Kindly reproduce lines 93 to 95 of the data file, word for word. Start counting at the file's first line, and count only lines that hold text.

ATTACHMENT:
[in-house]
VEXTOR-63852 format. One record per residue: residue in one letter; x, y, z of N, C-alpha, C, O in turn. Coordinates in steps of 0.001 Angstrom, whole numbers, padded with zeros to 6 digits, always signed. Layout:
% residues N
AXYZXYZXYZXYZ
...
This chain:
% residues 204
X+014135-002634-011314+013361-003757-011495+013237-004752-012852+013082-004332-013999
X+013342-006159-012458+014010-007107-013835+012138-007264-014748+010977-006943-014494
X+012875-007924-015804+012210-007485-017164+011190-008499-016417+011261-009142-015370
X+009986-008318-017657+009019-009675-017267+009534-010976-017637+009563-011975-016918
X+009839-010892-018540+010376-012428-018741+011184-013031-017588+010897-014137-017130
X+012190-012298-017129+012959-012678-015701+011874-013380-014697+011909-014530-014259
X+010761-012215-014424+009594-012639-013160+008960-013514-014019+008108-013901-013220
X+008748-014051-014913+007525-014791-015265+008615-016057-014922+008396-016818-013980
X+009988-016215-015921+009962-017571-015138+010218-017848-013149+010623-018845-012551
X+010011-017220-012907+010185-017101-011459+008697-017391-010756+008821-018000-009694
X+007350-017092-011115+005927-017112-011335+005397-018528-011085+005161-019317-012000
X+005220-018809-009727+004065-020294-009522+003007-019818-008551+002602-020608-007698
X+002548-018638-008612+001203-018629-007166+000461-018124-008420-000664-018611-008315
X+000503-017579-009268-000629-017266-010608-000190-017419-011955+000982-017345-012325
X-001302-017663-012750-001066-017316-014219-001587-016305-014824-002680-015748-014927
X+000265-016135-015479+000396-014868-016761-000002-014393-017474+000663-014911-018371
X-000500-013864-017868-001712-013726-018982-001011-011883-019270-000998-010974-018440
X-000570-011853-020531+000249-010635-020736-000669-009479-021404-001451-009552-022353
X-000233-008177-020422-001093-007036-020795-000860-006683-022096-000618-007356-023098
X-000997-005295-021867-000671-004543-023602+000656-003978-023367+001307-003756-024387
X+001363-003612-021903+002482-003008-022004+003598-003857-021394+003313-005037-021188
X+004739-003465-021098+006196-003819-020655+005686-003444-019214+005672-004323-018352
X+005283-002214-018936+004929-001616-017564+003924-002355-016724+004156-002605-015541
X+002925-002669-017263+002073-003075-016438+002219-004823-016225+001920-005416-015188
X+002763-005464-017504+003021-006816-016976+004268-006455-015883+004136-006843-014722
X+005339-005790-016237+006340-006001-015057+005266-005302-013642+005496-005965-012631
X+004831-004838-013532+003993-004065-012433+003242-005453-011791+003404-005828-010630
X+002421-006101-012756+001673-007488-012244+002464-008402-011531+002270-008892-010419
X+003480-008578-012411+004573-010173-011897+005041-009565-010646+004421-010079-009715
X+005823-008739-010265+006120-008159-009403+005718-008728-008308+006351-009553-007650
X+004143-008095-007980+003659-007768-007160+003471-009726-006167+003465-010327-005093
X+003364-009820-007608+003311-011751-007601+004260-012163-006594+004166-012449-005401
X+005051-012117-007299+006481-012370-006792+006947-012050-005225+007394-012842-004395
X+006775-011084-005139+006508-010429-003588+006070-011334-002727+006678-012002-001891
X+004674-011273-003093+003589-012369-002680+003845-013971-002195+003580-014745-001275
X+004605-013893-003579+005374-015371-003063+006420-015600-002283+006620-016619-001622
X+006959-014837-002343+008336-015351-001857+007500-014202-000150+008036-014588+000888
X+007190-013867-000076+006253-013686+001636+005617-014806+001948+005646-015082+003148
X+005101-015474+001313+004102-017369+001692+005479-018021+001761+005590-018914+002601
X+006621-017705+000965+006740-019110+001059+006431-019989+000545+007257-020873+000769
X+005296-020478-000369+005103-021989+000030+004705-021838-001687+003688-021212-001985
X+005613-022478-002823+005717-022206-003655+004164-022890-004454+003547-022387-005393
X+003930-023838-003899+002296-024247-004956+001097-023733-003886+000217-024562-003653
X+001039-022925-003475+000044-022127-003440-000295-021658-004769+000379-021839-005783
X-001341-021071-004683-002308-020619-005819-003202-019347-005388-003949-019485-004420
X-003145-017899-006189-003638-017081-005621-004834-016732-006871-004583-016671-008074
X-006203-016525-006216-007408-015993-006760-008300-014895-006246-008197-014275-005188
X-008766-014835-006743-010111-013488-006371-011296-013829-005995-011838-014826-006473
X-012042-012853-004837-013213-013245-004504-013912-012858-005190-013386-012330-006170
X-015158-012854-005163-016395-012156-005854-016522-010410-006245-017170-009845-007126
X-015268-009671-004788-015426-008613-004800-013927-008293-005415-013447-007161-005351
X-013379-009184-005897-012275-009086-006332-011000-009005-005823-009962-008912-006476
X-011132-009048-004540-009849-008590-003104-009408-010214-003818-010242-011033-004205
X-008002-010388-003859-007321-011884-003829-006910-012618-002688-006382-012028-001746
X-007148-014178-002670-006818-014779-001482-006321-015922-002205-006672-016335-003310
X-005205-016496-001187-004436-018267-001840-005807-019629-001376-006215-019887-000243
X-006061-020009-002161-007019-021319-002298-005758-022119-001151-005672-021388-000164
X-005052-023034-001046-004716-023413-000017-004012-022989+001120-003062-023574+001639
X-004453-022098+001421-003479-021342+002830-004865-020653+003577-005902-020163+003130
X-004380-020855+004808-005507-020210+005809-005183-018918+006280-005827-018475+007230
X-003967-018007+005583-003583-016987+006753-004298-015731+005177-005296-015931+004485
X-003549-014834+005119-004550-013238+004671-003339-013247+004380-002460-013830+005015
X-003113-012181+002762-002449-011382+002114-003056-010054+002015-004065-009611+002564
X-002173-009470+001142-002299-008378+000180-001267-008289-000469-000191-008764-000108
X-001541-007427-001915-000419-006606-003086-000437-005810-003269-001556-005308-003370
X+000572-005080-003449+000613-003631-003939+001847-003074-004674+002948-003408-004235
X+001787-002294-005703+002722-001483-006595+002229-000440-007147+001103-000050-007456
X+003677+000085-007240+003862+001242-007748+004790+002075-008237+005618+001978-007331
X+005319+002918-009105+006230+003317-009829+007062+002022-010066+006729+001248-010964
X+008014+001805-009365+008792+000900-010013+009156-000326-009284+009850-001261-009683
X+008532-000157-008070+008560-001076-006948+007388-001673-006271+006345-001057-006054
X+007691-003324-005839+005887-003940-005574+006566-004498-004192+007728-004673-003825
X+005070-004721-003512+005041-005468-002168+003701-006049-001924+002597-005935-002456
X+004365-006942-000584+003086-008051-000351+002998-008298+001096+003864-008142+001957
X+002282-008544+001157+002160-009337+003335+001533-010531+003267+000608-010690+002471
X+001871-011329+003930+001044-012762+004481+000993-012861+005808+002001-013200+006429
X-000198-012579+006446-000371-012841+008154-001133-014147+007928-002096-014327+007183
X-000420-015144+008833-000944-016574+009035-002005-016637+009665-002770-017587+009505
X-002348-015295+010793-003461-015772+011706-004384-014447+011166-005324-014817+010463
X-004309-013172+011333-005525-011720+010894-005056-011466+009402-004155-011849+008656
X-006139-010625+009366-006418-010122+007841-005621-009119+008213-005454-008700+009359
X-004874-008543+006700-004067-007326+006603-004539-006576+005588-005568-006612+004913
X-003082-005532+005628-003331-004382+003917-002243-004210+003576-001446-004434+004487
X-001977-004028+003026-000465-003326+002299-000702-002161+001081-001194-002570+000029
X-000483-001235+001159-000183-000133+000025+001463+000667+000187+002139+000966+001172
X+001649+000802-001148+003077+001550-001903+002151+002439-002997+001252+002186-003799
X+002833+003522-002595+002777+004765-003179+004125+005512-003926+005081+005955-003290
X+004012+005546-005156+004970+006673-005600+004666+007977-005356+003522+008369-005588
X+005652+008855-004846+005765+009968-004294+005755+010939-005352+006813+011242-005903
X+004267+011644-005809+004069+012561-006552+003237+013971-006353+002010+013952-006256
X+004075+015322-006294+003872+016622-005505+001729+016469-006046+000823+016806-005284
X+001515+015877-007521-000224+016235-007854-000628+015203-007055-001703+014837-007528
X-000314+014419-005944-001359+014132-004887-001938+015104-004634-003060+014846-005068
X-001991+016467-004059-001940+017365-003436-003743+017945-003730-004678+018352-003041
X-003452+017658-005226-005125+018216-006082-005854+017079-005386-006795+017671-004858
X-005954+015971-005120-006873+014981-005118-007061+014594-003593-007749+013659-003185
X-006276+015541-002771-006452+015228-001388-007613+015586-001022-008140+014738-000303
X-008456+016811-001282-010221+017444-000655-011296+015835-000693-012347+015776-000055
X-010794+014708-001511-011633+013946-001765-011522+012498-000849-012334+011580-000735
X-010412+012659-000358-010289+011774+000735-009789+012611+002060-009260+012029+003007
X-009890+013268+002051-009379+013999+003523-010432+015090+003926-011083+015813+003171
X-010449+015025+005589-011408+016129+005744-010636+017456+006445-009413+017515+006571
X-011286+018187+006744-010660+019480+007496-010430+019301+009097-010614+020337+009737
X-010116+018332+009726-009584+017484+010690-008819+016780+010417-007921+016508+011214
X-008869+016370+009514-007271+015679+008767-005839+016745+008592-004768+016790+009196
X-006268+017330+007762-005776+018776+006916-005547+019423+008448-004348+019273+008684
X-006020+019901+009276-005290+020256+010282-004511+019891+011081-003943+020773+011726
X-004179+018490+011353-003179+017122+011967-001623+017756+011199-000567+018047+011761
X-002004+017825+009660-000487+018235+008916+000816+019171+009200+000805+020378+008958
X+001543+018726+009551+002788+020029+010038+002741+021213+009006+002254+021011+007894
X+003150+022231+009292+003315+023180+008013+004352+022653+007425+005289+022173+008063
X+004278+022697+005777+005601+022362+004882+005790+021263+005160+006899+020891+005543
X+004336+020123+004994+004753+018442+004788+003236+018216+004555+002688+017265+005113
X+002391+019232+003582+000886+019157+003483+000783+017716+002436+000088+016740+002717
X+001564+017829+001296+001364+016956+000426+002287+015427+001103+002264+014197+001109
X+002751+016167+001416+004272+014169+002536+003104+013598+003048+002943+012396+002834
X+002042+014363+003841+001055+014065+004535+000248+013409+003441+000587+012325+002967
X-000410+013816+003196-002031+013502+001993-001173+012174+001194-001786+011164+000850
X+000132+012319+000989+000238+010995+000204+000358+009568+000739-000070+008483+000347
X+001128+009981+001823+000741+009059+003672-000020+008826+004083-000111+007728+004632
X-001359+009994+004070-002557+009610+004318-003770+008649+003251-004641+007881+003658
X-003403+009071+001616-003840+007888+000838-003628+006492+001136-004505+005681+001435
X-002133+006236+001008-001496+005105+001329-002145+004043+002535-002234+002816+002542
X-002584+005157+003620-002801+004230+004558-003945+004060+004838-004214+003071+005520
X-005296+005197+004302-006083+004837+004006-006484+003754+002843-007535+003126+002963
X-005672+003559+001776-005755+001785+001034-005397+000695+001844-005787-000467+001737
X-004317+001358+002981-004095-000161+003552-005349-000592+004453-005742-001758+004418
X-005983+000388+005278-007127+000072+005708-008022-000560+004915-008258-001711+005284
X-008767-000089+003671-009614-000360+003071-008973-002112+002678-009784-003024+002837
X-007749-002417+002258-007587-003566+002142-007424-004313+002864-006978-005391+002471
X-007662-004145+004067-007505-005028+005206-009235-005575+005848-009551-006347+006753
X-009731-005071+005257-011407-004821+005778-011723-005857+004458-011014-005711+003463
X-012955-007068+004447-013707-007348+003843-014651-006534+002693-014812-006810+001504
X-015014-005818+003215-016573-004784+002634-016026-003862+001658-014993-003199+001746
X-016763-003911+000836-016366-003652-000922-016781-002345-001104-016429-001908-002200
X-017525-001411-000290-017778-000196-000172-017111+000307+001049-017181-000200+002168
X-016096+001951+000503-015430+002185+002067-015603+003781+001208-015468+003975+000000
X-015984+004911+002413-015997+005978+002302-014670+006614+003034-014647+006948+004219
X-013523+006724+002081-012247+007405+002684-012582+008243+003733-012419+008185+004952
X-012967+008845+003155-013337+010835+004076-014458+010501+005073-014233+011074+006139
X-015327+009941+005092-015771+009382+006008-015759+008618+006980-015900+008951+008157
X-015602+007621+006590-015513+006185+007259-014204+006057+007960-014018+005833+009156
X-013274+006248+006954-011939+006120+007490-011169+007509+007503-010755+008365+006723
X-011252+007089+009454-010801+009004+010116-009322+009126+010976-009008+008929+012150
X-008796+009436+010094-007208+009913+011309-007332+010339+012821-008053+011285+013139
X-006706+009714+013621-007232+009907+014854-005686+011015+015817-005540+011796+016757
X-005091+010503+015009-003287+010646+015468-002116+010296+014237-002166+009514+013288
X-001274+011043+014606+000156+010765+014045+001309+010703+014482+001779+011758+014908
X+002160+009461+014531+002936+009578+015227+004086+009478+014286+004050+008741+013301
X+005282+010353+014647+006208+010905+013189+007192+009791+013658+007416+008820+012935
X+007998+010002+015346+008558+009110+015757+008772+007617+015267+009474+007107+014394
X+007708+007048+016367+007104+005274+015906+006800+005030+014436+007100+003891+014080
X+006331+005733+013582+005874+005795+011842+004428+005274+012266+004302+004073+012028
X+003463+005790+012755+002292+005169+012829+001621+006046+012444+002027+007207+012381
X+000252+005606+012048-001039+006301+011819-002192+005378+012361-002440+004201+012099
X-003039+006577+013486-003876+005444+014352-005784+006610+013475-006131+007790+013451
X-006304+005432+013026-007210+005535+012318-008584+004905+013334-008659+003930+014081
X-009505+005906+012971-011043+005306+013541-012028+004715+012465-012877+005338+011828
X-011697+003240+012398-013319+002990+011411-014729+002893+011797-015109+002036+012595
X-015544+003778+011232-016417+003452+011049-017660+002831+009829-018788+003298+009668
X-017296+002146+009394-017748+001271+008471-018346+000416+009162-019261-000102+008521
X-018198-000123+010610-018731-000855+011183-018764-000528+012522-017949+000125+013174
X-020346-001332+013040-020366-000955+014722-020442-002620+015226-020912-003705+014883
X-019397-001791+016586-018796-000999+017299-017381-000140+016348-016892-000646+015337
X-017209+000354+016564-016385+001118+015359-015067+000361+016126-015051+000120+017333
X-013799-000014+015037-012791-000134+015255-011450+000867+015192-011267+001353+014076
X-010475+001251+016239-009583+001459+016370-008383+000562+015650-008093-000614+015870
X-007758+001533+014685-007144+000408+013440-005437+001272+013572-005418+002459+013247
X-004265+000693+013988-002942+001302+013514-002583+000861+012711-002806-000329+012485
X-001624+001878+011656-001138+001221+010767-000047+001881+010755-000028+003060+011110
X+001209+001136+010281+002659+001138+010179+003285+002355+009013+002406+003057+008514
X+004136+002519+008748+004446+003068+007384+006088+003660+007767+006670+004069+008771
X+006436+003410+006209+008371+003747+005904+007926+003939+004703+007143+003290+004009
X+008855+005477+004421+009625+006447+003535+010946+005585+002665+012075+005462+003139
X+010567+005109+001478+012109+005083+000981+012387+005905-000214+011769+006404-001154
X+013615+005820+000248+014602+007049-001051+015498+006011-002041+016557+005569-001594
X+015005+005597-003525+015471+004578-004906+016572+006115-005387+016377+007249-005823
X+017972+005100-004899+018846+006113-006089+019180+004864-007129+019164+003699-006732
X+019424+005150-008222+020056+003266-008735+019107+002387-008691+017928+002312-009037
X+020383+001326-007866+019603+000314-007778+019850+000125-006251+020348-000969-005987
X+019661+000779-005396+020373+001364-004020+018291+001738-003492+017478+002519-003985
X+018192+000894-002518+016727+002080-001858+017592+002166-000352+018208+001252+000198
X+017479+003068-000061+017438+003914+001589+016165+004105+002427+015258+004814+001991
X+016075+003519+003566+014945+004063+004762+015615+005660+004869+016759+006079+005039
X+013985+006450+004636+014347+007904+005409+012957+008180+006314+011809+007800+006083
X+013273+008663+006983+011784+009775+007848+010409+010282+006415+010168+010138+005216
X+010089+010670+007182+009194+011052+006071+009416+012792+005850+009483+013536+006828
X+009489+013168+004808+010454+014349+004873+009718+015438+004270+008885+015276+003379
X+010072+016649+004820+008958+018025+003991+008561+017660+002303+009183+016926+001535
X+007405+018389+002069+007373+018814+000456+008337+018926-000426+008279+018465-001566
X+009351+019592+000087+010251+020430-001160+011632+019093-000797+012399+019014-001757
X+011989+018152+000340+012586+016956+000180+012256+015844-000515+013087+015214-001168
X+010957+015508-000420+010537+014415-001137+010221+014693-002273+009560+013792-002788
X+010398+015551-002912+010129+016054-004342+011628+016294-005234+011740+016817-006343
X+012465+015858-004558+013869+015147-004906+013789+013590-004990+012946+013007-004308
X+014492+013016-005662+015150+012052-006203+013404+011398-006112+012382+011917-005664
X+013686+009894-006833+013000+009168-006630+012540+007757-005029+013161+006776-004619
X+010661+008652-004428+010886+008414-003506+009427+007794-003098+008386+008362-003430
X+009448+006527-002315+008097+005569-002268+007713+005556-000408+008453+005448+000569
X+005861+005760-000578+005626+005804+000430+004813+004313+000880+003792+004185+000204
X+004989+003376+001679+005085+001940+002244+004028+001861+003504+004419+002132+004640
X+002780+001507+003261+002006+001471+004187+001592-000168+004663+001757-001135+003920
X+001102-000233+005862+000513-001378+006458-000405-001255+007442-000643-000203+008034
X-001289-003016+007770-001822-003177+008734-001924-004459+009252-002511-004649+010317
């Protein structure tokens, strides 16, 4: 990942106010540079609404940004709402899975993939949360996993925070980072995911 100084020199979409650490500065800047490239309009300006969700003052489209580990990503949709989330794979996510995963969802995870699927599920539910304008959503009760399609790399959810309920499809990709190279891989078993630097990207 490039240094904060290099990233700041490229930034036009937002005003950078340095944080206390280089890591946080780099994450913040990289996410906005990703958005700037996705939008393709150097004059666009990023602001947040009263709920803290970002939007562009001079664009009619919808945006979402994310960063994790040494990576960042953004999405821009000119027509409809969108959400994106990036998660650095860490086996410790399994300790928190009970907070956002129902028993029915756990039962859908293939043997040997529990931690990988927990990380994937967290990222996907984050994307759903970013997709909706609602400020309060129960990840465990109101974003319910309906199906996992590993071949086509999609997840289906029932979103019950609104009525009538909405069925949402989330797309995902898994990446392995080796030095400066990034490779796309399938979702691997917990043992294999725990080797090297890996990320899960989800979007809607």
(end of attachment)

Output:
X+001649+000802-001148+003077+001550-001903+002151+002439-002997+001252+002186-003799
X+002833+003522-002595+002777+004765-003179+004125+005512-003926+005081+005955-003290
X+004012+005546-005156+004970+006673-005600+004666+007977-005356+003522+008369-005588